A couple of years earlier, Patrick Meier found himself sharing the same sentiment. It was November 2013 and Meier, WeRobotics’ co-founder and an expert in humanitarian technologies, was in the Philippines aiding the UN relief effort following Typhoon Haiyan.

There, he encountered an unprecedented scenario. “In no other disaster beforehand had there been any drone team that I had come across, let alone half a dozen in the space of a week,” recalls Meier.

“But I soon realised that the teams weren’t quite sure how to share imagery with governments, let alone humanitarians and the local community,” he says. Wanting to help, Meier spent an evening Google-searching codes of conduct and best practices for drone use following a disaster. “Much to my alarm, I didn’t find anything. And I was very concerned because clearly this wasn’t just going to be a one-off,” says Meier.

When he got back home, he founded the Humanitarian UAViators Network as a platform to discuss best practices in the field — and drafting a code of conduct was the first order of business.

The code was officially launched in March 2014, and its website went live after a workshop Meier organised at the Rockefeller Foundation's Bellagio Center in Italy. Since then, it has been revised several times following consultation with humanitarian organisations such as the American Red Cross, Doctors Without Borders (MSF-Medicins Sans Frontières), and the World Bank.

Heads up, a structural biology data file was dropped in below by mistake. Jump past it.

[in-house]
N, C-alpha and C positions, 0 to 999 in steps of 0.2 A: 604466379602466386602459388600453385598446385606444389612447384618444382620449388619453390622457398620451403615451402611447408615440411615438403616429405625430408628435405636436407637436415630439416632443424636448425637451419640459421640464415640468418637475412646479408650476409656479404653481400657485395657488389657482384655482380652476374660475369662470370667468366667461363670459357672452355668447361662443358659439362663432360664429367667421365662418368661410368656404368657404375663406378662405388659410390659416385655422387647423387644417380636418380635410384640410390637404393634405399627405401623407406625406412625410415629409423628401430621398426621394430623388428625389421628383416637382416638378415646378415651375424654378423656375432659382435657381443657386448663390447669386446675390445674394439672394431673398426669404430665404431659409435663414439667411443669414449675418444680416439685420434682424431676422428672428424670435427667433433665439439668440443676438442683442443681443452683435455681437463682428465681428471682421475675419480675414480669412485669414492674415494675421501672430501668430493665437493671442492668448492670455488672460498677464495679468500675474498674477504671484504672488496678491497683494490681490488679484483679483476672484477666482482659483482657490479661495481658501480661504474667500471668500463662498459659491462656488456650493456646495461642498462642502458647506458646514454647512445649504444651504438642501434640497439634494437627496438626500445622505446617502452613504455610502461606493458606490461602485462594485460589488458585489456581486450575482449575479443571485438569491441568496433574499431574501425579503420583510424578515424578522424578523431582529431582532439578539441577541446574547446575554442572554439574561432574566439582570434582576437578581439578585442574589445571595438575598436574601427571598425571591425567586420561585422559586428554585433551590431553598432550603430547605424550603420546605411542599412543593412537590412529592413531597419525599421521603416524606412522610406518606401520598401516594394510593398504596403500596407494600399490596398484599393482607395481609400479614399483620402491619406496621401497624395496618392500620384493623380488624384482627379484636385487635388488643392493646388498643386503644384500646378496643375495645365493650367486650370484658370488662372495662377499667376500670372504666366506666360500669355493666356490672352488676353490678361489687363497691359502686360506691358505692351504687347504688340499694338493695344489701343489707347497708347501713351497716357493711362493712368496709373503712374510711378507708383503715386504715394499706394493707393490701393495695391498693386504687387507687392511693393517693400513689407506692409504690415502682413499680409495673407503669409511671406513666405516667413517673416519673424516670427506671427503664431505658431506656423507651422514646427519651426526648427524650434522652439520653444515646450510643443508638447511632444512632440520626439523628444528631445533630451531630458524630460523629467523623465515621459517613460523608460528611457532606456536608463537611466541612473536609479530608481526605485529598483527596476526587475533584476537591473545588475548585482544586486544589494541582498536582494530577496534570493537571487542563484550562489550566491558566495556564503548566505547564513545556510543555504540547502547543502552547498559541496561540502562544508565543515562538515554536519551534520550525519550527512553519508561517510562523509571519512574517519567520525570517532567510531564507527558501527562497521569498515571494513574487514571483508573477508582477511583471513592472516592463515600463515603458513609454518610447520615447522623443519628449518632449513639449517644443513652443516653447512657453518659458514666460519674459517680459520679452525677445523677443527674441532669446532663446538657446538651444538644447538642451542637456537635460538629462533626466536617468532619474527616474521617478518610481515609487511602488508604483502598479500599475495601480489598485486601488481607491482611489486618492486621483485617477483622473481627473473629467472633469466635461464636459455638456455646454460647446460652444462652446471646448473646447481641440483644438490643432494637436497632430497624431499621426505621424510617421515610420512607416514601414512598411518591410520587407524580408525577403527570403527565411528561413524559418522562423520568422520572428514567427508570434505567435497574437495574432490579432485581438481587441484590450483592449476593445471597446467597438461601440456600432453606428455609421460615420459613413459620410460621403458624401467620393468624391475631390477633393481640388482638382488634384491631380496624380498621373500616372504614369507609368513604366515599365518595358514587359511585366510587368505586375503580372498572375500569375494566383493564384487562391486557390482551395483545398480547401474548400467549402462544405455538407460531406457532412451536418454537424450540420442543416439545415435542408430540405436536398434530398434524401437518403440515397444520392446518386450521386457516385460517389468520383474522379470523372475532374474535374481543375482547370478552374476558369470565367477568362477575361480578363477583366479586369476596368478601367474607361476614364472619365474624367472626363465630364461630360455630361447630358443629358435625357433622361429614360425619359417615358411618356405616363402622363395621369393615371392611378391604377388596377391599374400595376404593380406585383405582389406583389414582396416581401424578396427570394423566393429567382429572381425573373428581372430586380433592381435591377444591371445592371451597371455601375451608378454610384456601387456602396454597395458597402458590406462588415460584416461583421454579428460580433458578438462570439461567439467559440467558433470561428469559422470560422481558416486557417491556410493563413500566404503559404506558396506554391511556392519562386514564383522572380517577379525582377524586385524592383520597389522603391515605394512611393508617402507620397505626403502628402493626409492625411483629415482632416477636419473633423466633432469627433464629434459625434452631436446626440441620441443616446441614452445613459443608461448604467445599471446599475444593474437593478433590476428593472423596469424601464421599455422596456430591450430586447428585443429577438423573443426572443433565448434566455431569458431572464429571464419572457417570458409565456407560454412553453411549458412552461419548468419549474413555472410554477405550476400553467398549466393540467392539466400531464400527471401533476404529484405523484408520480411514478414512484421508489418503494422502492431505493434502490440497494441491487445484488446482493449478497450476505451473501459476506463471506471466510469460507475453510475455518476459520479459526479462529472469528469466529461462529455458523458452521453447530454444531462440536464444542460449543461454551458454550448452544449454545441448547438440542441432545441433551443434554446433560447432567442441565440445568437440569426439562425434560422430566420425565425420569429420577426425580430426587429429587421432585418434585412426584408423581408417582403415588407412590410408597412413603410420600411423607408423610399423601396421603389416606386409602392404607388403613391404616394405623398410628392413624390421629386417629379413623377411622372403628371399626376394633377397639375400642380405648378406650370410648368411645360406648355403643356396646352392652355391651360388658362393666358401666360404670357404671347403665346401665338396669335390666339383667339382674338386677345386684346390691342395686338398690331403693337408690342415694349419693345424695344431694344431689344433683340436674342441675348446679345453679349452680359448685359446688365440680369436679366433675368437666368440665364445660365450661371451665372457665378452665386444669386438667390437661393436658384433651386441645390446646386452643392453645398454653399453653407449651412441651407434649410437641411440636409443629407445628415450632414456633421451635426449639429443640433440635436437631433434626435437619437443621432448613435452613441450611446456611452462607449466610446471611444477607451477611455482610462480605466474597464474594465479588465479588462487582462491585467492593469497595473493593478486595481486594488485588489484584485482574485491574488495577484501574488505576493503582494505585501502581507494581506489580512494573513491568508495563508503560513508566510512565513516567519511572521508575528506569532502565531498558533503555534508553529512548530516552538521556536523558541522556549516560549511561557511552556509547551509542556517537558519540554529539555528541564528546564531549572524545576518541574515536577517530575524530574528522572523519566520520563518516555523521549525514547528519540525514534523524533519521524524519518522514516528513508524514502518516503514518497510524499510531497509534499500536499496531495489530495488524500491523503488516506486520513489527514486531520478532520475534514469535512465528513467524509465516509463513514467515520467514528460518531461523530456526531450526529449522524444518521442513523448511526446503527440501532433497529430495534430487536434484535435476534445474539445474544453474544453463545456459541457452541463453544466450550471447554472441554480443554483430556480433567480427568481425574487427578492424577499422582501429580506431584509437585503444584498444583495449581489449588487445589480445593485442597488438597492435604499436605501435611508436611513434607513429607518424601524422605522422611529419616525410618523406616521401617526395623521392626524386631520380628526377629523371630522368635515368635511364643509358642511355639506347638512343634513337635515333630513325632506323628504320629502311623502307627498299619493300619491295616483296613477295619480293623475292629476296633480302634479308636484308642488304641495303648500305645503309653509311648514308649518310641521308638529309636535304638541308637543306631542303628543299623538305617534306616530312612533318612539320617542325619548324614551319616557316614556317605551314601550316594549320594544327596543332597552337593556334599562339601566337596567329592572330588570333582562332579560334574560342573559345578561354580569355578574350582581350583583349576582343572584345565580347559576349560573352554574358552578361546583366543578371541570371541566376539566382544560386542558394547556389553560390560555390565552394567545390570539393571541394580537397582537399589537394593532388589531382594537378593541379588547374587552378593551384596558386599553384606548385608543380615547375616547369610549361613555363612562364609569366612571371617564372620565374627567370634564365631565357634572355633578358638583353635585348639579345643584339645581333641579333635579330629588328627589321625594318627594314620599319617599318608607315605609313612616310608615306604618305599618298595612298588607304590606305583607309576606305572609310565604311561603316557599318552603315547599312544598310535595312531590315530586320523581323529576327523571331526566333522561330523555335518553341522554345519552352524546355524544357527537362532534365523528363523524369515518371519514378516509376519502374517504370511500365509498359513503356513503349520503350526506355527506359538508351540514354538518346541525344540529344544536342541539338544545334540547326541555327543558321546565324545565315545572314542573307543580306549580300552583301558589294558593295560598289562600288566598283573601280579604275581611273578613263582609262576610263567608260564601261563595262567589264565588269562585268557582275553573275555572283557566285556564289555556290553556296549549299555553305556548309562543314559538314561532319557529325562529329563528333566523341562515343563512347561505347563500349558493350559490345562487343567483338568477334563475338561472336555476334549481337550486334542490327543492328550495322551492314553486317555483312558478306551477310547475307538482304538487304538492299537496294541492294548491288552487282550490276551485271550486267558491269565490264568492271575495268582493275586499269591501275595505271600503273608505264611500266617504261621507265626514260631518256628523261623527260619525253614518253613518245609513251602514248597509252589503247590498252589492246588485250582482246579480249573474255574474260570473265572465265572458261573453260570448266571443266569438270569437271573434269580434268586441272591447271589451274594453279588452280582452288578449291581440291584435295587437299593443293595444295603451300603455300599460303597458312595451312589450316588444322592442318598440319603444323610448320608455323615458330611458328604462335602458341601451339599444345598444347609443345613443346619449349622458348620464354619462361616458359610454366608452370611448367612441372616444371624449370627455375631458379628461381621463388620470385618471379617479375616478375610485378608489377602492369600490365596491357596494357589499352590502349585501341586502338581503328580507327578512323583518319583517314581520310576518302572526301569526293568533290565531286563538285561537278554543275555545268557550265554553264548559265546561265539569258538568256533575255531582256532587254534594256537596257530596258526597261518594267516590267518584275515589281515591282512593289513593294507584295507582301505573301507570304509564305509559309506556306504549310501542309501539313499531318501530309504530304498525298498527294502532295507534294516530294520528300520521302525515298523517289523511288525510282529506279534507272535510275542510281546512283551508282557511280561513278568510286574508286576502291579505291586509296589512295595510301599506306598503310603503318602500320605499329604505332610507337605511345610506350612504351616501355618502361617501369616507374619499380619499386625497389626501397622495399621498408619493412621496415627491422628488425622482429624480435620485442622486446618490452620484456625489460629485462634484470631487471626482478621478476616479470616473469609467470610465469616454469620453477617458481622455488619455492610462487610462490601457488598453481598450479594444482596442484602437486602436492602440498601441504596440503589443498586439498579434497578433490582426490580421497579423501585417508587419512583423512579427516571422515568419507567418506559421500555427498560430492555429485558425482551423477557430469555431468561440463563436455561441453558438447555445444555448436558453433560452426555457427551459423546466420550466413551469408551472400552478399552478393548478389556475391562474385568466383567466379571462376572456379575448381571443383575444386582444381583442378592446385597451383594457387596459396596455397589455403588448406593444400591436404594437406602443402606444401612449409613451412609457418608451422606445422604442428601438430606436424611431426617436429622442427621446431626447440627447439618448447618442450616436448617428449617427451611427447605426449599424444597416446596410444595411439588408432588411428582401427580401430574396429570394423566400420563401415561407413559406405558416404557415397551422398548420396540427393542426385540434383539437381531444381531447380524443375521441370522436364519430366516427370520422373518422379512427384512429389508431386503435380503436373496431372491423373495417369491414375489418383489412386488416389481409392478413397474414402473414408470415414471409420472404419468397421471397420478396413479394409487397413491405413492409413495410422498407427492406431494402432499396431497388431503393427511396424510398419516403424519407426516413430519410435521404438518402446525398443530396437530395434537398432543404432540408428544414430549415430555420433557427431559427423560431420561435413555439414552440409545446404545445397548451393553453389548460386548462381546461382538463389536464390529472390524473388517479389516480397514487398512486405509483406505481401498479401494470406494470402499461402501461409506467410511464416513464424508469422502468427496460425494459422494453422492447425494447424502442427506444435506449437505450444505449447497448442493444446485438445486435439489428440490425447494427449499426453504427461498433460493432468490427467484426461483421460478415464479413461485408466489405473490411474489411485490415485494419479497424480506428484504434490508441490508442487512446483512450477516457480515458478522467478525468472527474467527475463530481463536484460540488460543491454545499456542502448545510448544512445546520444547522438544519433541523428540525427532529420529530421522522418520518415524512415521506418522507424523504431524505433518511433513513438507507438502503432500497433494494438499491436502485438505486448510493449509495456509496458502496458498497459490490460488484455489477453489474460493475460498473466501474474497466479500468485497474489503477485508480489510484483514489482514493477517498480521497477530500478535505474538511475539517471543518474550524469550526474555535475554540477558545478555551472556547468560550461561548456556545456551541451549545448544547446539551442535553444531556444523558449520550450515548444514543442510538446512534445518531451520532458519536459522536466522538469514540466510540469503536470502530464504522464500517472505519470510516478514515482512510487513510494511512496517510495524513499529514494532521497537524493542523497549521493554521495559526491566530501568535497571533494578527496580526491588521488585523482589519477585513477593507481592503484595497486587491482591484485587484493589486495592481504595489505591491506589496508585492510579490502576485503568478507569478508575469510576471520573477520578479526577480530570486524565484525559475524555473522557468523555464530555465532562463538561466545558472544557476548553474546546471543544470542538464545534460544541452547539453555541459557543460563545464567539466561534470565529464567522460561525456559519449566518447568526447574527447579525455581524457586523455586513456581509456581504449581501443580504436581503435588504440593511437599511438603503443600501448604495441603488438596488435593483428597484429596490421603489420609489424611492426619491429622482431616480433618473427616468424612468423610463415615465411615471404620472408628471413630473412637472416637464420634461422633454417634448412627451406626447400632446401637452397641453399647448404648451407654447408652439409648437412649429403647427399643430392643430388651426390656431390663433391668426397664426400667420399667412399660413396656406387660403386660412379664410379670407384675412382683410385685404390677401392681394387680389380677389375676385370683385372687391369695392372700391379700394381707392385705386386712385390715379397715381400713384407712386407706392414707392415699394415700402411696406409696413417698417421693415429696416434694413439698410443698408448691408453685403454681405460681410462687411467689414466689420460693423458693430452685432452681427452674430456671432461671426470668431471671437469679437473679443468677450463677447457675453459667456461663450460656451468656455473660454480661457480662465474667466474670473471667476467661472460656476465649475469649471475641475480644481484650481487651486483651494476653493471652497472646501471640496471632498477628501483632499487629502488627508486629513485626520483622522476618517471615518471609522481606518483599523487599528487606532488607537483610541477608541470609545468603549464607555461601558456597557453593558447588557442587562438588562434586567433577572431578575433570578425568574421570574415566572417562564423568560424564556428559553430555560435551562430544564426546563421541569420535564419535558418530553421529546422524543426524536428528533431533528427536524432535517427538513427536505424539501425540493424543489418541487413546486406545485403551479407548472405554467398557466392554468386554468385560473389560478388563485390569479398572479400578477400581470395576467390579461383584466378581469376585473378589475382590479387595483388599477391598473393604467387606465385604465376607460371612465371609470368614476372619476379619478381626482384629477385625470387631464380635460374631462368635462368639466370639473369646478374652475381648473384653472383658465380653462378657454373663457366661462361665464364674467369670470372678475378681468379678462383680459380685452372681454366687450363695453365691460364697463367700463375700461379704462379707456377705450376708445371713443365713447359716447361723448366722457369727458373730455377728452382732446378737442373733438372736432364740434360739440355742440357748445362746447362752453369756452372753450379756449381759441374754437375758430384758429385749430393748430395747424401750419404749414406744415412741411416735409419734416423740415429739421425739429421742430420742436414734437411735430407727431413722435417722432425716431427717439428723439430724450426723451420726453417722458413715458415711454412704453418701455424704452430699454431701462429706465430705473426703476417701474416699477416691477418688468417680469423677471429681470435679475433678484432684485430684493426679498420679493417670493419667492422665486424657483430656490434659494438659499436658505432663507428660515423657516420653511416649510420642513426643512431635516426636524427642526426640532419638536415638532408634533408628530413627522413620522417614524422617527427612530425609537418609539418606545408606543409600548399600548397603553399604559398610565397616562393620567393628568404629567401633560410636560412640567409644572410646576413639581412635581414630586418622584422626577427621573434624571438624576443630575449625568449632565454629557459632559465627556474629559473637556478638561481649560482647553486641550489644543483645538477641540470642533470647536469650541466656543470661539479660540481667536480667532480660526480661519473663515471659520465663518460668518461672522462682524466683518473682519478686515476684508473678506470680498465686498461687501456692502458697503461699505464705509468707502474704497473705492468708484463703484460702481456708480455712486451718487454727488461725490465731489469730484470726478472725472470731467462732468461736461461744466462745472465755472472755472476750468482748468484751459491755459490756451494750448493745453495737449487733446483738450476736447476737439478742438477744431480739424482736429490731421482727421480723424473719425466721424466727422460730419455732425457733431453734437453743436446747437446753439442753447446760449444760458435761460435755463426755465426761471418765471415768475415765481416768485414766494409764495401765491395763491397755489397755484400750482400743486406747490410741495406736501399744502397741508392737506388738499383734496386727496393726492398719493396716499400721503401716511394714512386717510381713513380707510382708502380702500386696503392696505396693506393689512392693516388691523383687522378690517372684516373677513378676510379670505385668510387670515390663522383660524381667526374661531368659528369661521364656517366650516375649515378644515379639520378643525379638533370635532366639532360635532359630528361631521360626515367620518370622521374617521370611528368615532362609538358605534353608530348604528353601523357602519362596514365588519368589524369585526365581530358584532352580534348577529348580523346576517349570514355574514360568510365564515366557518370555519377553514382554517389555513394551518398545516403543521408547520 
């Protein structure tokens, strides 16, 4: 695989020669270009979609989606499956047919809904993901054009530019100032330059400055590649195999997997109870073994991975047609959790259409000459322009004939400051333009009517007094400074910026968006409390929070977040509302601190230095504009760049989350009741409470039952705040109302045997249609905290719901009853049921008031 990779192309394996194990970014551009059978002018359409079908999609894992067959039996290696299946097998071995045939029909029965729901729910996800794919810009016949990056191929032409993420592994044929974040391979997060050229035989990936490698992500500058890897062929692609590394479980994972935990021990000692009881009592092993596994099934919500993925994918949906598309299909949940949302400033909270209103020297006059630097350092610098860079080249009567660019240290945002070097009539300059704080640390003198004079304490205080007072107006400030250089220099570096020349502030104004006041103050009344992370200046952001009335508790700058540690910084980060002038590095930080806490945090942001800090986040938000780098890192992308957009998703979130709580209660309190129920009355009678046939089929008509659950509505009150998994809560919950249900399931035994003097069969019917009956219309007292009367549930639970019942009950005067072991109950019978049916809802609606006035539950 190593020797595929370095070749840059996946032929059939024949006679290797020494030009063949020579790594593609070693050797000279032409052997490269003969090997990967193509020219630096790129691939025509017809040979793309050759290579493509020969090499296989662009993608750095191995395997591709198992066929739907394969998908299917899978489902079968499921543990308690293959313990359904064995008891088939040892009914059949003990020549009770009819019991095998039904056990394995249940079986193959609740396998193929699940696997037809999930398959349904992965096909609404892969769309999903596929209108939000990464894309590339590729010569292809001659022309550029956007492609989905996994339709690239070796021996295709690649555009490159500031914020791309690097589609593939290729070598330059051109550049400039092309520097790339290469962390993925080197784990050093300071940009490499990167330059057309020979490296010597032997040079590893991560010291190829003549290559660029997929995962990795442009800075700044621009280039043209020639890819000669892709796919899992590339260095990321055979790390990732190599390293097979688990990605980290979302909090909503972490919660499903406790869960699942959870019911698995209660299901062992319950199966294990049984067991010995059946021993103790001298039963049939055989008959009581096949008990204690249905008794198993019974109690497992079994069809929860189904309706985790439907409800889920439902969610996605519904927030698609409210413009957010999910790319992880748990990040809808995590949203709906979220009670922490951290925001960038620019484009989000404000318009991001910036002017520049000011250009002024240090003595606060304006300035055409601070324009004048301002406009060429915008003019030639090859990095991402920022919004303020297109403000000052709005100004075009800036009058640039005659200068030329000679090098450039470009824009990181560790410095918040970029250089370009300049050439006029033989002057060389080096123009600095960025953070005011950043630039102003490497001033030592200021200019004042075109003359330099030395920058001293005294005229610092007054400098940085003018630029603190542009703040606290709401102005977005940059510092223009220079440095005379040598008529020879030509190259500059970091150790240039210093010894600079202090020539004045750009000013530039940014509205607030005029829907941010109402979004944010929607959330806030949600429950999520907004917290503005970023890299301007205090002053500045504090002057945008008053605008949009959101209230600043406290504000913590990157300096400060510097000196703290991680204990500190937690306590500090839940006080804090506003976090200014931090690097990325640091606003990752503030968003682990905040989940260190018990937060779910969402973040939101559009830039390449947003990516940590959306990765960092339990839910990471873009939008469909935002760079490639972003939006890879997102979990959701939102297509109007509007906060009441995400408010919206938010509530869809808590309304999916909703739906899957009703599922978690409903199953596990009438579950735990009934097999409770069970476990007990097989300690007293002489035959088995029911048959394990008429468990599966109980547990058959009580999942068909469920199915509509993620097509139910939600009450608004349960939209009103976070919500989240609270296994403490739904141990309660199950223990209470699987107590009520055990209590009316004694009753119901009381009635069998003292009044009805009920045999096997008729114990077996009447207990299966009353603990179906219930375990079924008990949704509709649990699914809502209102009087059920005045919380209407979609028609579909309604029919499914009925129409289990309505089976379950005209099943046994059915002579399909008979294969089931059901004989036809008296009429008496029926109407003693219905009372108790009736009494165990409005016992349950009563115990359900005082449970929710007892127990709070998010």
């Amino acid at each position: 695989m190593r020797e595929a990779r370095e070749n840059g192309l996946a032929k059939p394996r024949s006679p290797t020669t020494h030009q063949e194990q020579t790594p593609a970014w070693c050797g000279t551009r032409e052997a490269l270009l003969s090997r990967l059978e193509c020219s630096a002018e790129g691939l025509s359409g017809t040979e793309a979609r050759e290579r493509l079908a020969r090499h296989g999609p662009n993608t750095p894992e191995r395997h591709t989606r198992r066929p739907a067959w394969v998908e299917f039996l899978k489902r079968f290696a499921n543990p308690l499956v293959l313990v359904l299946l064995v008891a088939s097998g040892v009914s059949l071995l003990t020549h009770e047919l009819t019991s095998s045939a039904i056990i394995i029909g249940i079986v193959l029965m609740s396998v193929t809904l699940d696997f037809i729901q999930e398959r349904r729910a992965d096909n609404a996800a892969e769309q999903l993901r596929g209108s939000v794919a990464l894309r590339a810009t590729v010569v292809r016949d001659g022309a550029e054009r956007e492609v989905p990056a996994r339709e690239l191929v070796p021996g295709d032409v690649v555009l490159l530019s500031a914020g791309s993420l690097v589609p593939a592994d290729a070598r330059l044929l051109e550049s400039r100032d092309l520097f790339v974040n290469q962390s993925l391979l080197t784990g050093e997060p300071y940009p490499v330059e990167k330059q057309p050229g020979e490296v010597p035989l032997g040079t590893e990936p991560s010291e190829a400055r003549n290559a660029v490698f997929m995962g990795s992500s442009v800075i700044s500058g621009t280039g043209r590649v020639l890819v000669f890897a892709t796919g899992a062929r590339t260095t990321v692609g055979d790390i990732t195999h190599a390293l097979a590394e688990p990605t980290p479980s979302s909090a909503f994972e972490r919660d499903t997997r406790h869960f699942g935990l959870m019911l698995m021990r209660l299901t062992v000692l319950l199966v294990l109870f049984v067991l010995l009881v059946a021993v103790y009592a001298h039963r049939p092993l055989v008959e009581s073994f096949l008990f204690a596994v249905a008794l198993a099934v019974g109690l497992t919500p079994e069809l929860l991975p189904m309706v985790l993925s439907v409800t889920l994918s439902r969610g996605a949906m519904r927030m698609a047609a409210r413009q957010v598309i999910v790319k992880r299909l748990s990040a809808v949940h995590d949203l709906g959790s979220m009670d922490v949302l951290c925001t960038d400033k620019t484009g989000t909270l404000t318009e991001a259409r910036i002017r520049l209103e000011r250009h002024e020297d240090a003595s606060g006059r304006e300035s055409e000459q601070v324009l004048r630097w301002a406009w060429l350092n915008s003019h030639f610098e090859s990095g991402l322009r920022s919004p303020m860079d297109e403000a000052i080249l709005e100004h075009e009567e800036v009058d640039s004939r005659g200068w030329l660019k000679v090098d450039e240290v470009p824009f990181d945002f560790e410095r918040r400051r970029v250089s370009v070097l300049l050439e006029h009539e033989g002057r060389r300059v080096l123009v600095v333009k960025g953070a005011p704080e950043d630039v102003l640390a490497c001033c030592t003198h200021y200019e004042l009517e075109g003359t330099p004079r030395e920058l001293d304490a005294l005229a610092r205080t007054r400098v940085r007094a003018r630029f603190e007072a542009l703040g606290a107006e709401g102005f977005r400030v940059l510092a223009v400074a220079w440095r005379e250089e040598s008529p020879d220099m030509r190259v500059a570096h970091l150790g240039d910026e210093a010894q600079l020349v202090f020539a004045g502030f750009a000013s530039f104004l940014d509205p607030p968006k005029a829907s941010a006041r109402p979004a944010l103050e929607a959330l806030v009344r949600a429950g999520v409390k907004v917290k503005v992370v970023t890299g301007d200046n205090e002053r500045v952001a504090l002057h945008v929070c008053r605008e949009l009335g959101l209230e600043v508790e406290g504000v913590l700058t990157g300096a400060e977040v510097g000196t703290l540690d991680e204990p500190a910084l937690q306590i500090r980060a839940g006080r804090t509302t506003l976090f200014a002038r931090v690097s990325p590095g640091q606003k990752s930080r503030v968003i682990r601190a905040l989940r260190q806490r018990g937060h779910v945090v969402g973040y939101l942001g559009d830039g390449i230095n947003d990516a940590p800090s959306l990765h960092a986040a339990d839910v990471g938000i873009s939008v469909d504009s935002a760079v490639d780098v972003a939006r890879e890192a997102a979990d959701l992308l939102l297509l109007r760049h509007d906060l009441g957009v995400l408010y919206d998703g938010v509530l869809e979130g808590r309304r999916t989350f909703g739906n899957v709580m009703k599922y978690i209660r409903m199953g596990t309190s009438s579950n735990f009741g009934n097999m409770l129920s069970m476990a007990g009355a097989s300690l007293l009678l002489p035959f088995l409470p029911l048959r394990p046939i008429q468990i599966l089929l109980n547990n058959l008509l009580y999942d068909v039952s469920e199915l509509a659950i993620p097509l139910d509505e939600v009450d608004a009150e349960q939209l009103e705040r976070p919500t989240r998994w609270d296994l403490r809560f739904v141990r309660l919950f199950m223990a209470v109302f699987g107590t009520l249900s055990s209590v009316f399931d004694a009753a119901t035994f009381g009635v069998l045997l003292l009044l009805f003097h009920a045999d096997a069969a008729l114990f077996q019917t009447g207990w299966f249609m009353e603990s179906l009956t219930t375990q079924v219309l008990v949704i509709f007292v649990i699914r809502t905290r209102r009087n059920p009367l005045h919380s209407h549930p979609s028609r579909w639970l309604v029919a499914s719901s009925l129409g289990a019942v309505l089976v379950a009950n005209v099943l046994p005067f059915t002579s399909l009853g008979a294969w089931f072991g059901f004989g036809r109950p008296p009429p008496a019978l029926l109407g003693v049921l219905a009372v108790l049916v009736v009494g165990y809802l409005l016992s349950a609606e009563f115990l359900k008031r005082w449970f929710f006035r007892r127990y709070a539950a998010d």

Among its recommendations, the code calls for drone operators to respect universal humanitarian principles such as impartiality, to prioritise safety above all else, to be sensitive to conflict, and to collect, use and store data responsibly. It also emphasises building trust with local communities by taking the time to explain projects and share flight plans with them.

“I think a standardised code of conduct is absolutely essential because without one, basically anyone with a drone could call themselves a disaster responder, and that’s really dangerous and problematic,” says Faine Greenwood from the Harvard Humanitarian Initiative, where she studies the use of UAVs and satellites in humanitarian situations.

Greenwood cites past incidences where well-meaning but untrained drone operators failed to coordinate with flight controllers, making it difficult for manned aircraft to fly. In some cases people on the ground were angered or frightened because they weren’t informed of what was going on beforehand.

Earlier this month, Amrita Lal, WeRobotics’ Pacific Flying Labs coordinator, was working with the Red Cross in Fiji to help survey damage to houses following Cyclone Keni. She avoided taking aerial shots of one village in particular because it was close to the airport and photographing it “needed special permission from the airmen, and there just wasn’t time to get it”. The code is never far from her mind when she works. “[It] makes sure that people are not doing whatever they want,” Lal says.